Democratic Governor Says Americans Have a Right to Be Angry With Obamacare

AP License N  A Created 2017:09:06 10:44:40

Democratic Governor Says Americans Have a Right to Be Angry With Obamacare

Sen. Lamar Alexander says if lawmakers can't do that, "the blame will be on every one of us, and rightfully so".

"If Washington state gets something approved, why can't Tennessee come along and say, 'We want to do what Washington state did with one change?'" the chairman said.

Three Republicans and two Democrats told the Senate Health Committee to demand at least a year's worth of federal cost-sharing money that reimburses plans for paying low-income customers' costs, saying Mr. Trump's attempt to use the money as leverage in his zeal for repeal is forcing insurers to boost premiums and head for the exits.

President Donald Trump threatened to eliminate those payments in the wake of Senate Republicans' failure to approve a bill to repeal and/or replace the Affordable Care Act in July.

Uncertainty has already caused some insurers to flee the market, but all five agreed that Congress could reduce some of the anxiety, and head off sharp premium hikes next year, if it funds cost-sharing reduction payments through 2018 - if not beyond - as well as reinsurance programs.

"Threading this needle won't be easy", Murray said. And it must protect patients from extreme out-of-pocket costs.

Senators' remarks underscored the differences lawmakers must overcome.

McPeak said she believed a reinsurance program or a high-risk pool could remove the highest cost claims and help insurers bring prices down. Michael Bennet, D-Colo., warned against easing coverage requirements, saying it was crucial that consumers not be forced to buy "lousy insurance".

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Massachusetts Gov. Charlie Baker (R) said that insurers selling ACA coverage there - a lot of them nonprofit - have set premium rates for the coming year based on the assumption that the subsidies will continue.

Here, too, Miller pointed at actions the Trump administration has taken to undermine the ACA, including shortening the enrollment period and reducing funding for advertising and enrollment assistance. Instead, both parties should dedicate themselves to building on it - and, to that end, work is needed by the end of this month, when insurers are due to sign contracts to sell policies on the state exchanges next year. Political opposition from Republicans complicated matters by gumming up the law's internal financial stabilizers for insurers.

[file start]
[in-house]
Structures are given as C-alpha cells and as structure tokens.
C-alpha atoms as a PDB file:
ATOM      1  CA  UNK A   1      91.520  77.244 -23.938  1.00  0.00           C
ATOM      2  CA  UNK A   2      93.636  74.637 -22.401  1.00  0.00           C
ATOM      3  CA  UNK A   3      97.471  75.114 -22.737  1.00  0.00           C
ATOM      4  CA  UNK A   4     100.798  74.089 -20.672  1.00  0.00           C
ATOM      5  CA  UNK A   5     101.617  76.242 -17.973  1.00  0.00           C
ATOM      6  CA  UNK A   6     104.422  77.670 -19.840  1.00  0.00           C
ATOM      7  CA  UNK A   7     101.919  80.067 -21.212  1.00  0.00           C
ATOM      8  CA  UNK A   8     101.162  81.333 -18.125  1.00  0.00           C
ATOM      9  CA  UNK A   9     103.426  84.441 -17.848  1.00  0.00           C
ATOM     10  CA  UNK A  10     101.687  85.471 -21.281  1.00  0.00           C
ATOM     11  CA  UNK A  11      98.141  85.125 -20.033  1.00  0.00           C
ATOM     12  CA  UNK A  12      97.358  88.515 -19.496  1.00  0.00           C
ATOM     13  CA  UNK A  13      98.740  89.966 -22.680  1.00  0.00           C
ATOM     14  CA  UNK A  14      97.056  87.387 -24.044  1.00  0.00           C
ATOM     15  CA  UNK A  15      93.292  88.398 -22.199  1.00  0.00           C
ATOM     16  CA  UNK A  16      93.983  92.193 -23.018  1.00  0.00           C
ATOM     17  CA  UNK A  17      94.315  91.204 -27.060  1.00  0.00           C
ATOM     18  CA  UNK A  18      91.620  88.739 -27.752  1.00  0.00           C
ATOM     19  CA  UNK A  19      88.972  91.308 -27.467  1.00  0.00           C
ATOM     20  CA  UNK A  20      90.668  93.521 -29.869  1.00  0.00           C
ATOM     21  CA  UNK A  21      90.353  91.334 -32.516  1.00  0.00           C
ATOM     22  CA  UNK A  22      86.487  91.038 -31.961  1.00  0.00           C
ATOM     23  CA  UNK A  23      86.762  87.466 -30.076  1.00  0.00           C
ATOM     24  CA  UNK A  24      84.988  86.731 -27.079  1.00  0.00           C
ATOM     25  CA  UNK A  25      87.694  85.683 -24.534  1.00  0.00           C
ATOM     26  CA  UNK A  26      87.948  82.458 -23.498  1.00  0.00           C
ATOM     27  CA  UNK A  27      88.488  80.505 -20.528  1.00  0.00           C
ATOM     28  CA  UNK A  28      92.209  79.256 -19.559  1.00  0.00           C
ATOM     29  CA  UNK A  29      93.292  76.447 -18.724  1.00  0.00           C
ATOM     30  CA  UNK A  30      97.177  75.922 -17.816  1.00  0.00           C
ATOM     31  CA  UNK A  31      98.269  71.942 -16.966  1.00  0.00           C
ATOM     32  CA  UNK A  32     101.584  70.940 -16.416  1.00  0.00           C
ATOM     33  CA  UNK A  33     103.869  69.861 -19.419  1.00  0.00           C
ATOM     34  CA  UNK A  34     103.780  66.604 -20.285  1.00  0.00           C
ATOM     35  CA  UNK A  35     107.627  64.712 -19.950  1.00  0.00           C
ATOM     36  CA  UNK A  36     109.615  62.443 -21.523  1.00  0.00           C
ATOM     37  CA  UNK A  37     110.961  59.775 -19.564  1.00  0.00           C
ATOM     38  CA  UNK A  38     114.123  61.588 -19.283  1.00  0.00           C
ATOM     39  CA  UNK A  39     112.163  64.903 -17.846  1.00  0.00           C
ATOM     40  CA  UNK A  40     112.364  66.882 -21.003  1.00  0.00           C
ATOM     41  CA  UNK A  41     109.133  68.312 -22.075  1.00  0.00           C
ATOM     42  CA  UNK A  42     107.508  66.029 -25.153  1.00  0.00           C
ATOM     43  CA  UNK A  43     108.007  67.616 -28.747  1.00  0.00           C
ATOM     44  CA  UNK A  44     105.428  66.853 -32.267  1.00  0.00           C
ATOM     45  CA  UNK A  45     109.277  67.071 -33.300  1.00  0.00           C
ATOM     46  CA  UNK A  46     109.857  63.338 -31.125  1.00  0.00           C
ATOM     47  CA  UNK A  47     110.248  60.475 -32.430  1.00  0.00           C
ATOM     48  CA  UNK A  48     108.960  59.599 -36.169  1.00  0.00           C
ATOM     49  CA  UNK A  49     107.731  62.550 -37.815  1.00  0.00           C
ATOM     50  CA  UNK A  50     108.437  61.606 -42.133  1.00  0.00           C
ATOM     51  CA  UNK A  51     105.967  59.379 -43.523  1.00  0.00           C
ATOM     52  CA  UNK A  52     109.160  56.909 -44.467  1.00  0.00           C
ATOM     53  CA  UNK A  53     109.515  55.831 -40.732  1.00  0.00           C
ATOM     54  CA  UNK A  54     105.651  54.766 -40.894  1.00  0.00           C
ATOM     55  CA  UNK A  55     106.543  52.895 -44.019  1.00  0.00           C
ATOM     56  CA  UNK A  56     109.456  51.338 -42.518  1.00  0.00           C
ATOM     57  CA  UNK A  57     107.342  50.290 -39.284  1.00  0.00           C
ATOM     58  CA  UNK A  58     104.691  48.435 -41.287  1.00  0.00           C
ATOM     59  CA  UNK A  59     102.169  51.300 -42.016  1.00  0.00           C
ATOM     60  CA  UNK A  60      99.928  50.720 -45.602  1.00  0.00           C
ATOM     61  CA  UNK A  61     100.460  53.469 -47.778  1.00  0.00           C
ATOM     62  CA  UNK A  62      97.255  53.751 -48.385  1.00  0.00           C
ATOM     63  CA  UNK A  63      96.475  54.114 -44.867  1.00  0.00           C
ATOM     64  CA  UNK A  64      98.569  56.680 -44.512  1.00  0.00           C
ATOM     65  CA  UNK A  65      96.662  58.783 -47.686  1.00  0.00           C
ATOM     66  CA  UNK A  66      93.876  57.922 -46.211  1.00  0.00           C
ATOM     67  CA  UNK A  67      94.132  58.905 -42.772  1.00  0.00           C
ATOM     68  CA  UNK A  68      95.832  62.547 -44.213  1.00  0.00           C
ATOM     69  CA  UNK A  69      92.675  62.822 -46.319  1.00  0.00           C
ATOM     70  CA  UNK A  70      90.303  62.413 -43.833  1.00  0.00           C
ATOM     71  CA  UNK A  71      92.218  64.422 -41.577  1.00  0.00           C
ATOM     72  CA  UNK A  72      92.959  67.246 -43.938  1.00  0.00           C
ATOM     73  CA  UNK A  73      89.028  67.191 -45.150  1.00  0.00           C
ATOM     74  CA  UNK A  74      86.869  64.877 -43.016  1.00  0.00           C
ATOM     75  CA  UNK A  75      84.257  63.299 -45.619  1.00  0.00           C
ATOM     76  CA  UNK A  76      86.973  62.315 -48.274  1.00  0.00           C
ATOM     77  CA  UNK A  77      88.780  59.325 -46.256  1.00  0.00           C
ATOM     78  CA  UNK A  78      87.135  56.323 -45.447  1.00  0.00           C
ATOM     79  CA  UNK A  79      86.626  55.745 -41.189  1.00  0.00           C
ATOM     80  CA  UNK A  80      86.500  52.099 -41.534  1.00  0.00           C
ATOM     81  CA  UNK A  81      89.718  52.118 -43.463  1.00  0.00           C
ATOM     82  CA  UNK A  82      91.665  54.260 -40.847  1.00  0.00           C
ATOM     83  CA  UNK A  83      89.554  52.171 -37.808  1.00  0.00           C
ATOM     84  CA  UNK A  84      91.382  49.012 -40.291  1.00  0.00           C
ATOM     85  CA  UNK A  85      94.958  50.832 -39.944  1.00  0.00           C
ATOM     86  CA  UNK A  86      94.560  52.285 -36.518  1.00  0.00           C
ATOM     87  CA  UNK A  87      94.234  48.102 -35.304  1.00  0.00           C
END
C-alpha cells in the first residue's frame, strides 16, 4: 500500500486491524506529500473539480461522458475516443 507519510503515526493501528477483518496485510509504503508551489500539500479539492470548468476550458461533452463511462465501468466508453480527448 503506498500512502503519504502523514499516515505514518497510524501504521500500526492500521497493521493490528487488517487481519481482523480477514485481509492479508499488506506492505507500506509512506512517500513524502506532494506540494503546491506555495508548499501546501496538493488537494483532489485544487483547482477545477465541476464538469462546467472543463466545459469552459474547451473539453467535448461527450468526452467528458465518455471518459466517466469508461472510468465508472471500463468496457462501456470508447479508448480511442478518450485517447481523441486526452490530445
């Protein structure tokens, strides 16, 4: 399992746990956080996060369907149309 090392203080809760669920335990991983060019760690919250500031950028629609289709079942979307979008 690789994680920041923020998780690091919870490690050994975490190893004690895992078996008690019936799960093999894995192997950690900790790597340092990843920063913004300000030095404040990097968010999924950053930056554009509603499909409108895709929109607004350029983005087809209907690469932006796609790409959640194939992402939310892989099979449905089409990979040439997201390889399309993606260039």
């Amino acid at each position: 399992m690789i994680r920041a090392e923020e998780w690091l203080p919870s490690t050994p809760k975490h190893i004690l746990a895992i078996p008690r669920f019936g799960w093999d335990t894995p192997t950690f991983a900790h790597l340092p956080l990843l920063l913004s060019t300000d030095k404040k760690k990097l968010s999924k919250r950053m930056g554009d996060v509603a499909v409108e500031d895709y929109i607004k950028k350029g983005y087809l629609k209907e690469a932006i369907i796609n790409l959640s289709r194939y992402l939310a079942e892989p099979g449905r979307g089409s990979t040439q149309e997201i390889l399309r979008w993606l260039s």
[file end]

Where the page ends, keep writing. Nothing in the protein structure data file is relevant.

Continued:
Noting the upcoming deadline for insurers to file their 2018 individual exchange rates with the Department of Health and Human Services - part of the decision whether to participate in the individual markets next year - Sen. Just last week, eight governors led by Hickenlooper and John Kasich, R-Ohio, proposed a plan that would guarantee the cost-sharing subsidies while also giving states more flexibility in how they implement the 2010 health-care law. Nearly 7 million lower-earning people benefit from the reductions.

But will Congress take the plan seriously and approve it?

He and other lawmakers are on a clock: insurance companies have until September 27 to decide whether it makes sense for them to participate in the ACA exchanges.

About 18 percent of New Yorkers get their health insurance through the state program, and consumers need to re-apply yearly to get insurance from one of the more than a dozen insurers who offer plans.

"What we really need to grapple with - and all these governors have talked about it - is we're spending twice as much as what any other industrialized country in the world is spending on health care and we're getting worse results - increasingly worse results - and that's not satisfactory to people in Colorado whether they support the affordable care act or whether they don't".

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